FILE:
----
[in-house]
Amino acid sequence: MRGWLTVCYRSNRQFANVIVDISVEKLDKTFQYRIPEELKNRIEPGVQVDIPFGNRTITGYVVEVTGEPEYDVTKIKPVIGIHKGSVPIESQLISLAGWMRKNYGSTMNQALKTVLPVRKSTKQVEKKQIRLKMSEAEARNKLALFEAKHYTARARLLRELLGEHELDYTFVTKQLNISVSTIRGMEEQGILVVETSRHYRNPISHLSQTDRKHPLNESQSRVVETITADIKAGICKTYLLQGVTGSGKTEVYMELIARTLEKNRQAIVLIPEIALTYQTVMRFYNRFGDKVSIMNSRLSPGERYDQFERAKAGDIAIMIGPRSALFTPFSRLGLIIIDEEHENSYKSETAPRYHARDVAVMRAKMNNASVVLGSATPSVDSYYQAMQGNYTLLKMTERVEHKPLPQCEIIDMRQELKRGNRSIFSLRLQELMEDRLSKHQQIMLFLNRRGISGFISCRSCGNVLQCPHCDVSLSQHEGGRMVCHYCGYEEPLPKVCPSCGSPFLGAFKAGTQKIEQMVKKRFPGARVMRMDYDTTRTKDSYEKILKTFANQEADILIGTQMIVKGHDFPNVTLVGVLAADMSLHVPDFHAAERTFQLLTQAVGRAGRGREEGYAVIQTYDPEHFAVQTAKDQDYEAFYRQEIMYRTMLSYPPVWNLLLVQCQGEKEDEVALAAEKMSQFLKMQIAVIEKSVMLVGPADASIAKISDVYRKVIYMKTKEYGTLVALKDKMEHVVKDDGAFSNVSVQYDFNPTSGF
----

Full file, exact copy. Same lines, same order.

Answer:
[in-house]
Amino acid sequence: MRGWLTVCYRSNRQFANVIVDISVEKLDKTFQYRIPEELKNRIEPGVQVDIPFGNRTITGYVVEVTGEPEYDVTKIKPVIGIHKGSVPIESQLISLAGWMRKNYGSTMNQALKTVLPVRKSTKQVEKKQIRLKMSEAEARNKLALFEAKHYTARARLLRELLGEHELDYTFVTKQLNISVSTIRGMEEQGILVVETSRHYRNPISHLSQTDRKHPLNESQSRVVETITADIKAGICKTYLLQGVTGSGKTEVYMELIARTLEKNRQAIVLIPEIALTYQTVMRFYNRFGDKVSIMNSRLSPGERYDQFERAKAGDIAIMIGPRSALFTPFSRLGLIIIDEEHENSYKSETAPRYHARDVAVMRAKMNNASVVLGSATPSVDSYYQAMQGNYTLLKMTERVEHKPLPQCEIIDMRQELKRGNRSIFSLRLQELMEDRLSKHQQIMLFLNRRGISGFISCRSCGNVLQCPHCDVSLSQHEGGRMVCHYCGYEEPLPKVCPSCGSPFLGAFKAGTQKIEQMVKKRFPGARVMRMDYDTTRTKDSYEKILKTFANQEADILIGTQMIVKGHDFPNVTLVGVLAADMSLHVPDFHAAERTFQLLTQAVGRAGRGREEGYAVIQTYDPEHFAVQTAKDQDYEAFYRQEIMYRTMLSYPPVWNLLLVQCQGEKEDEVALAAEKMSQFLKMQIAVIEKSVMLVGPADASIAKISDVYRKVIYMKTKEYGTLVALKDKMEHVVKDDGAFSNVSVQYDFNPTSGF